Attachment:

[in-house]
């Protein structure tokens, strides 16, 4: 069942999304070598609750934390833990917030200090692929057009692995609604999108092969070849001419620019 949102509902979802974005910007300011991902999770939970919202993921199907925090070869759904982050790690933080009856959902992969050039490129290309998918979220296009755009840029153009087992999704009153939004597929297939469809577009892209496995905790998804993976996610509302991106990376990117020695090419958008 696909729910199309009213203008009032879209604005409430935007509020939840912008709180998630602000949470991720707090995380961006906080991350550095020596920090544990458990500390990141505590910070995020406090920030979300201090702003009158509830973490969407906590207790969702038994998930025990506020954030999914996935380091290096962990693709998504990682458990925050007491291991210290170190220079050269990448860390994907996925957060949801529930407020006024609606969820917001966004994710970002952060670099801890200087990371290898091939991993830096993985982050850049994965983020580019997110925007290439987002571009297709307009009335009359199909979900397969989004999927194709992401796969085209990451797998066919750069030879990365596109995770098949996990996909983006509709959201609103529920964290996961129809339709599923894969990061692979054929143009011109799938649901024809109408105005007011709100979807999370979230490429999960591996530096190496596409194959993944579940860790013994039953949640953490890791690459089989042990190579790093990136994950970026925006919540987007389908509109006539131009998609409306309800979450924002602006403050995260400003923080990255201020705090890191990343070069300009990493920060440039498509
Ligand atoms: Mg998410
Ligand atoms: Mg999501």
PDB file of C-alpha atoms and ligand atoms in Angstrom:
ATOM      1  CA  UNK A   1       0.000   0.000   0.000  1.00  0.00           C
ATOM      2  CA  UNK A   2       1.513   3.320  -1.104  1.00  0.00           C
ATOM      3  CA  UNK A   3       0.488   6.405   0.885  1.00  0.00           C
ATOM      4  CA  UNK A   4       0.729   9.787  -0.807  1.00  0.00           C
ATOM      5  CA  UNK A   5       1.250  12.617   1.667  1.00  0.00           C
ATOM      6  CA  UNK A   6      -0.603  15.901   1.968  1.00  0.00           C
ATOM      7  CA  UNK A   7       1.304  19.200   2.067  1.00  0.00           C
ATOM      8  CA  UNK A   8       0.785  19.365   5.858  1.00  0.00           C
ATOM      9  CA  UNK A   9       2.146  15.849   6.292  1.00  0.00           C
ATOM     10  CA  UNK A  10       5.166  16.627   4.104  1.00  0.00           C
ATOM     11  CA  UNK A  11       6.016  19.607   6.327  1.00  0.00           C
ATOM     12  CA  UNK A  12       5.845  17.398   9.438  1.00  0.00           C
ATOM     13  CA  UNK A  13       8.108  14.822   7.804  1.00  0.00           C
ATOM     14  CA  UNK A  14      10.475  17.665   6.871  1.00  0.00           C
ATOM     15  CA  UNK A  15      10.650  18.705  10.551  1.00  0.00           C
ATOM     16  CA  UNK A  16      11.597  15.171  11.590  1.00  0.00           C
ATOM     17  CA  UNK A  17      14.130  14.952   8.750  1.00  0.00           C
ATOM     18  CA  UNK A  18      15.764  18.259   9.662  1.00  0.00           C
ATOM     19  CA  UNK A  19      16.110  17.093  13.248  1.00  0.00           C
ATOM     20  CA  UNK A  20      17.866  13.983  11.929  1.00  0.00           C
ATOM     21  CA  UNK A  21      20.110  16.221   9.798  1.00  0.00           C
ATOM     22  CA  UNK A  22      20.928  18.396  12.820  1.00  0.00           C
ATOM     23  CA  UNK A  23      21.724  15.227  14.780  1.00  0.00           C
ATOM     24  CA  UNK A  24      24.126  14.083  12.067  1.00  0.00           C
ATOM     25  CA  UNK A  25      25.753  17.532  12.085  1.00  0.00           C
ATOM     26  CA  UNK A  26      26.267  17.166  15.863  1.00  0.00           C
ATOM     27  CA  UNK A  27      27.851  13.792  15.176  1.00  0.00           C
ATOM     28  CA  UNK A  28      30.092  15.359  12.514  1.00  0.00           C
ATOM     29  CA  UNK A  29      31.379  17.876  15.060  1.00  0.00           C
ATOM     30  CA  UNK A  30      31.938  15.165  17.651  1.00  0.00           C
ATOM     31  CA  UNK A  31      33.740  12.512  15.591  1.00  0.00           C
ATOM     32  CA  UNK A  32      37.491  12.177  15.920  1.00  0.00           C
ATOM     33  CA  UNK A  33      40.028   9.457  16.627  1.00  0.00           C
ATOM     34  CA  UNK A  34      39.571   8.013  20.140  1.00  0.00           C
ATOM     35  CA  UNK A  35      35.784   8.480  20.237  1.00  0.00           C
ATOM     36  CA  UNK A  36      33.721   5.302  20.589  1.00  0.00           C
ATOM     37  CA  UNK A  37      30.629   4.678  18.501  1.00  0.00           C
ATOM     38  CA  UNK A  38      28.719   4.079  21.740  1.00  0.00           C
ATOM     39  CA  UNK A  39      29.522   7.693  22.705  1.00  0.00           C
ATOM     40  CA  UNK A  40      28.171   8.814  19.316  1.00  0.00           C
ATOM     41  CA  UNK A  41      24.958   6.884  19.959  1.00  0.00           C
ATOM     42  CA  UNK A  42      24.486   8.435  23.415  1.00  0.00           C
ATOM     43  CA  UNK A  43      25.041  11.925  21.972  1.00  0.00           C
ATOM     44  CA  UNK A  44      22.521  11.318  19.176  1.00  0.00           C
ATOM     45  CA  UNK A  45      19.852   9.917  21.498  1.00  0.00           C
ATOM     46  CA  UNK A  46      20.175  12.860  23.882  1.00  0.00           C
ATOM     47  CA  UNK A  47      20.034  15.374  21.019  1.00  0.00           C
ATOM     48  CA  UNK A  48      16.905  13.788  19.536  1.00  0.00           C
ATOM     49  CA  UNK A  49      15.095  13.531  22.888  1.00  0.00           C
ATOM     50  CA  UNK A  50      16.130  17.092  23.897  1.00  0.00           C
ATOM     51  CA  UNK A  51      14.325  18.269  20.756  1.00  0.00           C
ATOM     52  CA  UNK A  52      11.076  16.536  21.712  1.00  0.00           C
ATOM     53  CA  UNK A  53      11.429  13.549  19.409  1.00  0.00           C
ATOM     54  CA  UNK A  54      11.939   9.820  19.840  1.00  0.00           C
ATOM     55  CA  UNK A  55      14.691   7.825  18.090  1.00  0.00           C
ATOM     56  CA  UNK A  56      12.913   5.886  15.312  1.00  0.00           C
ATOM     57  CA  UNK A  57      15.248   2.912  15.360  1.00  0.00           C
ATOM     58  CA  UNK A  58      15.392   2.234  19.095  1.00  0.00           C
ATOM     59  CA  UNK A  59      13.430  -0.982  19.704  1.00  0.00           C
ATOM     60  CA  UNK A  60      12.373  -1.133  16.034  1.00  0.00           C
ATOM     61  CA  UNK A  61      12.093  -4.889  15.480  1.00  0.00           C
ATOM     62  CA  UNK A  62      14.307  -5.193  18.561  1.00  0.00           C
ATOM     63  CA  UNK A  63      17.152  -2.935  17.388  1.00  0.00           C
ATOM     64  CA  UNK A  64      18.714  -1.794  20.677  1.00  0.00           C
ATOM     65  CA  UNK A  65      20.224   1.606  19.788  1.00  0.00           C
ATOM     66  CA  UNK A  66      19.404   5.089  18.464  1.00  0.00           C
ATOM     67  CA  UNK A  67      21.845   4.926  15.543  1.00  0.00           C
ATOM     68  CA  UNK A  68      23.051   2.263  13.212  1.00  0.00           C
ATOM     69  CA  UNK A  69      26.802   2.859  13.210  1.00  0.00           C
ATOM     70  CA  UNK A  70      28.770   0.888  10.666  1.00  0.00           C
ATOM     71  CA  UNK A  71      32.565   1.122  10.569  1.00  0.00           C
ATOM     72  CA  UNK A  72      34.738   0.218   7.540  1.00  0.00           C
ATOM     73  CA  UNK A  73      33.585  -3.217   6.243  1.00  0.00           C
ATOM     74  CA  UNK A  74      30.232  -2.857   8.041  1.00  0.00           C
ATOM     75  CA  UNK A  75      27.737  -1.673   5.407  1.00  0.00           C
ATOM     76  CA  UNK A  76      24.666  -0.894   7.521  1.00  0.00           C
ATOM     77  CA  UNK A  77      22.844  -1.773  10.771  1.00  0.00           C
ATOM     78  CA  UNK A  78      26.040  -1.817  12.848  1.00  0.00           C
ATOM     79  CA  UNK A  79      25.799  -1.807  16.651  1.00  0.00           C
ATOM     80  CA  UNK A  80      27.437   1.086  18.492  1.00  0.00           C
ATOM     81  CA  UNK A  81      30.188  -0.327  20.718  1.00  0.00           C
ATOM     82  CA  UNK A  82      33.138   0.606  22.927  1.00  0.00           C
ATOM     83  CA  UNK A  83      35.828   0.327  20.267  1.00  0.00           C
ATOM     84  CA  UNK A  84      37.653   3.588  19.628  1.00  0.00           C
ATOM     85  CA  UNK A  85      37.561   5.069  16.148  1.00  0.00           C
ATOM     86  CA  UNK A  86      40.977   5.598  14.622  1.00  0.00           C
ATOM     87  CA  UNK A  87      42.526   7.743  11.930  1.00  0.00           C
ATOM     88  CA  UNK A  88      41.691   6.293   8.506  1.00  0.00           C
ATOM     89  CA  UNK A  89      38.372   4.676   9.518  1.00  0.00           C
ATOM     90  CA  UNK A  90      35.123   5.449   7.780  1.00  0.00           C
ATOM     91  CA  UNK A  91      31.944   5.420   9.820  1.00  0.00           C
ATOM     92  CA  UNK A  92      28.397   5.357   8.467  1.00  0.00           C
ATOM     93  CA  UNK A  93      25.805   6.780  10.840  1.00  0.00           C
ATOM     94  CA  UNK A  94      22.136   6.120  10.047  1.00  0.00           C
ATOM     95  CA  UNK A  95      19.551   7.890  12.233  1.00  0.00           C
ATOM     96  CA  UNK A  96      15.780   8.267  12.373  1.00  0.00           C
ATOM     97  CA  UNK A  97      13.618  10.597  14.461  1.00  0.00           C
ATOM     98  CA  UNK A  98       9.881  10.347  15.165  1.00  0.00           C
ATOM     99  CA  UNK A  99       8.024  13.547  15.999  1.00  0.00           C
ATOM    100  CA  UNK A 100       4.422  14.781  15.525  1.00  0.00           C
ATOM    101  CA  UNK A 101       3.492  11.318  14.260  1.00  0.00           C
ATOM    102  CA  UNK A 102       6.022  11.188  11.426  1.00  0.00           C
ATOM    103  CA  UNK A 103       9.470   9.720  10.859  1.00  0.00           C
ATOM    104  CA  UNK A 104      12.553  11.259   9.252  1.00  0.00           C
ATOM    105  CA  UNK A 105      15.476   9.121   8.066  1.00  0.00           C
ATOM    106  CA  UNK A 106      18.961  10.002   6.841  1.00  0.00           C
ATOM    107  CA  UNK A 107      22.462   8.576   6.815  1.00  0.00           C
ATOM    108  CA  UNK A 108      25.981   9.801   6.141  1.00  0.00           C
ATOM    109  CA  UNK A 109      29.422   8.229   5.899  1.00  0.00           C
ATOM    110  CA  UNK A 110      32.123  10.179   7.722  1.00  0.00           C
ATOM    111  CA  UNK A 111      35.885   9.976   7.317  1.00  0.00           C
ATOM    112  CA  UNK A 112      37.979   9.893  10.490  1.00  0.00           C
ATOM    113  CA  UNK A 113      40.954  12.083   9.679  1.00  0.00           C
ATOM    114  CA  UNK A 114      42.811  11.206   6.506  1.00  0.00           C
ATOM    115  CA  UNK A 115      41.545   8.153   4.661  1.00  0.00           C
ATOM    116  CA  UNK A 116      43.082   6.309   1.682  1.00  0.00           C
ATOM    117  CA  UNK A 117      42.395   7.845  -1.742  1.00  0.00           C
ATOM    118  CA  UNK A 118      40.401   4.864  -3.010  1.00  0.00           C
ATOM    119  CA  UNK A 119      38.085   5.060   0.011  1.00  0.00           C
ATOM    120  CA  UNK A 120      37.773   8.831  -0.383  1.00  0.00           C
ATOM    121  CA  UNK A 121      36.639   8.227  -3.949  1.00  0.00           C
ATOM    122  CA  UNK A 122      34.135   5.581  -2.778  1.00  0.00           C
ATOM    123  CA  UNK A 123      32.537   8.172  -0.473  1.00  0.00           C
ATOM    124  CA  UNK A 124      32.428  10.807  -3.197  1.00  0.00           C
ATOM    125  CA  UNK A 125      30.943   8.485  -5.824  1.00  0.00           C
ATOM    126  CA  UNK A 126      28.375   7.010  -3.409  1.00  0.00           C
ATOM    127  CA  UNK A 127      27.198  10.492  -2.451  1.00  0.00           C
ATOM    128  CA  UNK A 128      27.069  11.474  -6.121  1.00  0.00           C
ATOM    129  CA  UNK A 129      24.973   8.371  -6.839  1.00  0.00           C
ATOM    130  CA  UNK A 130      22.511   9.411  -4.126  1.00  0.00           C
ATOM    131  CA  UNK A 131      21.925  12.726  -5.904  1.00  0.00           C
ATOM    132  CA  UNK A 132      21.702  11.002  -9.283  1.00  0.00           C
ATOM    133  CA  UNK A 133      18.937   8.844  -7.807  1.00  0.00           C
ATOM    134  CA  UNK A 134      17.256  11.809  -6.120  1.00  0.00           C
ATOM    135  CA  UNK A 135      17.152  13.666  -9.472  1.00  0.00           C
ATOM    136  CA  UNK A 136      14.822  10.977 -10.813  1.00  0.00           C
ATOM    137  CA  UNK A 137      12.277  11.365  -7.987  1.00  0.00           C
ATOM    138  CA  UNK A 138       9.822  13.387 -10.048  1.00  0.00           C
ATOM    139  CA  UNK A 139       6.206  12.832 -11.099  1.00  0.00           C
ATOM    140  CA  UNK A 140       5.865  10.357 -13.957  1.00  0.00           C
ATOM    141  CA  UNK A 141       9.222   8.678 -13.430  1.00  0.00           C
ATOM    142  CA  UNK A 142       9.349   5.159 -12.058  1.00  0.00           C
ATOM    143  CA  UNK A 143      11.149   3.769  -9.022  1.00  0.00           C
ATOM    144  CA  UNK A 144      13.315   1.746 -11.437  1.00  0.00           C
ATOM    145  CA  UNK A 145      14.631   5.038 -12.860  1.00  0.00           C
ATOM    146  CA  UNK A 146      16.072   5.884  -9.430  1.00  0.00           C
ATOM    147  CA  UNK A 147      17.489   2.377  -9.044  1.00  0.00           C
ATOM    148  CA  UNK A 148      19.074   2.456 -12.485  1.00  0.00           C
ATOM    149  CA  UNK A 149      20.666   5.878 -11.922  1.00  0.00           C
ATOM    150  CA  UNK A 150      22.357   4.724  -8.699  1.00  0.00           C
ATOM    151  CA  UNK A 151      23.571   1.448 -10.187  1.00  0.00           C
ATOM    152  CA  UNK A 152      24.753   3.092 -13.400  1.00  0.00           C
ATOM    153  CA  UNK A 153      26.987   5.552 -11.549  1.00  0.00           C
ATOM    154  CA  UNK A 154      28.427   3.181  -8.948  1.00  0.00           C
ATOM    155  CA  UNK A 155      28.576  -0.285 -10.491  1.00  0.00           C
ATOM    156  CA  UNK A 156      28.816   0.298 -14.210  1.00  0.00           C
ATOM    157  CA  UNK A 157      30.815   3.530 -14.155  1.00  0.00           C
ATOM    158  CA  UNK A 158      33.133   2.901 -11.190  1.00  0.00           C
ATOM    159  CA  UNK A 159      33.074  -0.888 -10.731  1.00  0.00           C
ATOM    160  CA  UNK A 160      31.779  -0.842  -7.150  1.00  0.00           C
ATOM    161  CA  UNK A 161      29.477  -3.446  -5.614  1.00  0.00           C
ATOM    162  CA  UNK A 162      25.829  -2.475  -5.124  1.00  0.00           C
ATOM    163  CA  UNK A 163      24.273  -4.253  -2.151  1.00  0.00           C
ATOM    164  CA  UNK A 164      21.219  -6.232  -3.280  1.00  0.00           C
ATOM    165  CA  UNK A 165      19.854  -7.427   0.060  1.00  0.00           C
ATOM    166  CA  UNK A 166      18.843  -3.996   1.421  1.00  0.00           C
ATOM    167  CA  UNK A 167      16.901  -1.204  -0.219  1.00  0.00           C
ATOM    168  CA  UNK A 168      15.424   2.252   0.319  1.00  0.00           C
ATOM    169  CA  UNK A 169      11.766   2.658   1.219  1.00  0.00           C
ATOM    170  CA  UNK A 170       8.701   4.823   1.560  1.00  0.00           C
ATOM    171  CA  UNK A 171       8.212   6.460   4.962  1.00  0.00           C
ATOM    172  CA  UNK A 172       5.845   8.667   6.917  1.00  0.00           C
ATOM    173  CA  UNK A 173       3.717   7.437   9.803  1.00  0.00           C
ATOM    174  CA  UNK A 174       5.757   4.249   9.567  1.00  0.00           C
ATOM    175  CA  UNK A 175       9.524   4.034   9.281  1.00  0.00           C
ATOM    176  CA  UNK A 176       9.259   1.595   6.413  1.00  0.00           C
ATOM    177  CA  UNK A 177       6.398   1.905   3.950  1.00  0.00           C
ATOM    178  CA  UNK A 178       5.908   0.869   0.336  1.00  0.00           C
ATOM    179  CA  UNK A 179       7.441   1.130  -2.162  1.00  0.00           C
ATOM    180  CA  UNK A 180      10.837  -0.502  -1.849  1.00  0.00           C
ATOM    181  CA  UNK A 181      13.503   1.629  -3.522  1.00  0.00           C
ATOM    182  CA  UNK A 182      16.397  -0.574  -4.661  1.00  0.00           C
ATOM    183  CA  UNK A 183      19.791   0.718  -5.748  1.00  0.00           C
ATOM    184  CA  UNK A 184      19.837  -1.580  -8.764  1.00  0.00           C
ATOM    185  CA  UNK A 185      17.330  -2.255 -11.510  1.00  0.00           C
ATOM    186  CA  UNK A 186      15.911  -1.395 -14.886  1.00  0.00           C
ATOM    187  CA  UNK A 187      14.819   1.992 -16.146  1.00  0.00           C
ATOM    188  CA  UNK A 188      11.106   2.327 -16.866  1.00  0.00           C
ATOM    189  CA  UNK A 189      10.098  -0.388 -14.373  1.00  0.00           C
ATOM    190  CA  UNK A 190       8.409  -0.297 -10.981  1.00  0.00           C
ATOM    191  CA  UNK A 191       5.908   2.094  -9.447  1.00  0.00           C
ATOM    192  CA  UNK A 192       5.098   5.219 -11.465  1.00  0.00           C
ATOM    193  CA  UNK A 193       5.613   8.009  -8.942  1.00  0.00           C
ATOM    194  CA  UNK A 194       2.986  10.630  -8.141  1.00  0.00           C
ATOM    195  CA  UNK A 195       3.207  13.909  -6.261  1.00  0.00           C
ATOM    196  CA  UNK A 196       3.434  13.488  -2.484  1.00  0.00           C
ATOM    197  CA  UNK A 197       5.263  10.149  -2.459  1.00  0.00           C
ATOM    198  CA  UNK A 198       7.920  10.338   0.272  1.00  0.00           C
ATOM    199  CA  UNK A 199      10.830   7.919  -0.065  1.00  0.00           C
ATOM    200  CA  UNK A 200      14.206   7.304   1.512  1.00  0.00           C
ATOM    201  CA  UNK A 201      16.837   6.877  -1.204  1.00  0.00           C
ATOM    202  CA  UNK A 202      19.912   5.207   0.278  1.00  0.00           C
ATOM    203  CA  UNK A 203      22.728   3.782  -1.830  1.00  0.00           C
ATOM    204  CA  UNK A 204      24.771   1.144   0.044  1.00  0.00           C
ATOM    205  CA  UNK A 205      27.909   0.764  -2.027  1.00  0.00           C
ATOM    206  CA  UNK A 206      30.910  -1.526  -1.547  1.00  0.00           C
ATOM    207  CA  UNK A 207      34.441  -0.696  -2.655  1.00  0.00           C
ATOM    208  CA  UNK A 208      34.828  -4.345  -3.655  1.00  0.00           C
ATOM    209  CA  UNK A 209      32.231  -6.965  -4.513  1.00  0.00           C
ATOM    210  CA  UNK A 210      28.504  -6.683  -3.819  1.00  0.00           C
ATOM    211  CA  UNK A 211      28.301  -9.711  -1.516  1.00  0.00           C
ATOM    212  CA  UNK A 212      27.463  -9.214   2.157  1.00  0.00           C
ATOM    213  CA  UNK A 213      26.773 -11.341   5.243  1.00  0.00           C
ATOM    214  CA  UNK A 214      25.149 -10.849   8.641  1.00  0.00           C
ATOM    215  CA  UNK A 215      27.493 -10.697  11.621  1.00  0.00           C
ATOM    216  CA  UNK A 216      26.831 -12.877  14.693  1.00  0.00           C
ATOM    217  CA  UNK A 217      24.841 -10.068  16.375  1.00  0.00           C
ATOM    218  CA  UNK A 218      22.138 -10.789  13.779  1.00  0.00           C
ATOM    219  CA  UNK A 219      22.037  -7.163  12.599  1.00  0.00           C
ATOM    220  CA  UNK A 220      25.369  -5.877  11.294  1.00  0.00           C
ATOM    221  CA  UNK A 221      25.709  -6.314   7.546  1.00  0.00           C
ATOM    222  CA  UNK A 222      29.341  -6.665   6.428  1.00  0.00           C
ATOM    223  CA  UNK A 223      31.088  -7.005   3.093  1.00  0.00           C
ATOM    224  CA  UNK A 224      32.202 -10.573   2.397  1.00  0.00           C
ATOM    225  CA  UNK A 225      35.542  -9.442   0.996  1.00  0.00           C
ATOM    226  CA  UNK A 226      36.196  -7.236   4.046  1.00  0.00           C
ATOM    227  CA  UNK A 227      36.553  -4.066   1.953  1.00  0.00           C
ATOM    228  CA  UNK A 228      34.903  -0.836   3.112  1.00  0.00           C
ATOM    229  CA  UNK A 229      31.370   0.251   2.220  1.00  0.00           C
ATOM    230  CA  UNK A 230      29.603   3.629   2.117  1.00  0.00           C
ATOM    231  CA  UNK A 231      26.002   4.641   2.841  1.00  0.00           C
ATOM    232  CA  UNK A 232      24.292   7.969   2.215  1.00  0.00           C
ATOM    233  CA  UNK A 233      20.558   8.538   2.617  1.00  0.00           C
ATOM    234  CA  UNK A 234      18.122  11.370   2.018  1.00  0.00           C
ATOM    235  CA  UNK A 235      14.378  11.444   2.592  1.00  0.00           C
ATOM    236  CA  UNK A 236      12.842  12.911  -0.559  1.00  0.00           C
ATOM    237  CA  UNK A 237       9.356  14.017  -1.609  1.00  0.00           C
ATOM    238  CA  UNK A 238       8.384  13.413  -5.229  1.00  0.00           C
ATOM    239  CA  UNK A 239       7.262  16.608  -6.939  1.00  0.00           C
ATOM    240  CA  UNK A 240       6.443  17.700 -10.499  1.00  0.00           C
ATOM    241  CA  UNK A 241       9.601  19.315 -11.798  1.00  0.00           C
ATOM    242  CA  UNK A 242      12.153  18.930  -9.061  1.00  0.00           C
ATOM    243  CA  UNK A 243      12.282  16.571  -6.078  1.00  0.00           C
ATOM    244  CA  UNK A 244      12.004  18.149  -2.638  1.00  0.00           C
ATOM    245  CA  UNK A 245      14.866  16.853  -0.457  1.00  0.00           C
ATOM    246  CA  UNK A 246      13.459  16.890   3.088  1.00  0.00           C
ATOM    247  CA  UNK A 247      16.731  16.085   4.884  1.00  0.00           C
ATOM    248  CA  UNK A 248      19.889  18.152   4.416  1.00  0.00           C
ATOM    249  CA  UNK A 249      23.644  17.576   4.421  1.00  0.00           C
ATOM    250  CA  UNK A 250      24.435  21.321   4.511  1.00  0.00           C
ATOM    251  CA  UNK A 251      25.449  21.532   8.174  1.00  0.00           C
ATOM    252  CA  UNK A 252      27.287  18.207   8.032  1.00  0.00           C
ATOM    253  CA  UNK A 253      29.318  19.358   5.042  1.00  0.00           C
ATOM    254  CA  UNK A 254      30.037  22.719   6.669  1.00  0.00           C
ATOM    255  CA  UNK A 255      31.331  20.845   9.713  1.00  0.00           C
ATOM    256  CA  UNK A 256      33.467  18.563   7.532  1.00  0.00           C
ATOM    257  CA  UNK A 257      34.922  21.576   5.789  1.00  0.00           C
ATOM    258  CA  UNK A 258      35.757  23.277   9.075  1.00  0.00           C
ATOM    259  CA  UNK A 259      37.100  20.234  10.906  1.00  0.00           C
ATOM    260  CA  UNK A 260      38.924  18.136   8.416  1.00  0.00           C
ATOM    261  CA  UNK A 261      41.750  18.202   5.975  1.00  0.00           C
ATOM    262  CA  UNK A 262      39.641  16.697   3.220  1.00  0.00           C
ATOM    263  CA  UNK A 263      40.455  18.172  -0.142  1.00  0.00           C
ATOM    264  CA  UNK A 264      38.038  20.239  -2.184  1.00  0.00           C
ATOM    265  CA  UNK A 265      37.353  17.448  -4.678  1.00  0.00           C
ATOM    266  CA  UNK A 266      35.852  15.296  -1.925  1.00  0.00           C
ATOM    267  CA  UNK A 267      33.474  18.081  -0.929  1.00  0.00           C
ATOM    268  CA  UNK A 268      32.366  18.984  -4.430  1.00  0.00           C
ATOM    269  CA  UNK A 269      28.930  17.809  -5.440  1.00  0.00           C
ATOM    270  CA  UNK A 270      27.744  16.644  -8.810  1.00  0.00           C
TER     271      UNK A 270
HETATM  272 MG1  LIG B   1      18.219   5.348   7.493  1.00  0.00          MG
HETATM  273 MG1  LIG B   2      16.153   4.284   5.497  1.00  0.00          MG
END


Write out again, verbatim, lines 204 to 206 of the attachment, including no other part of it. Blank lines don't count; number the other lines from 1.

ATOM    199  CA  UNK A 199      10.830   7.919  -0.065  1.00  0.00           C
ATOM    200  CA  UNK A 200      14.206   7.304   1.512  1.00  0.00           C
ATOM    201  CA  UNK A 201      16.837   6.877  -1.204  1.00  0.00           C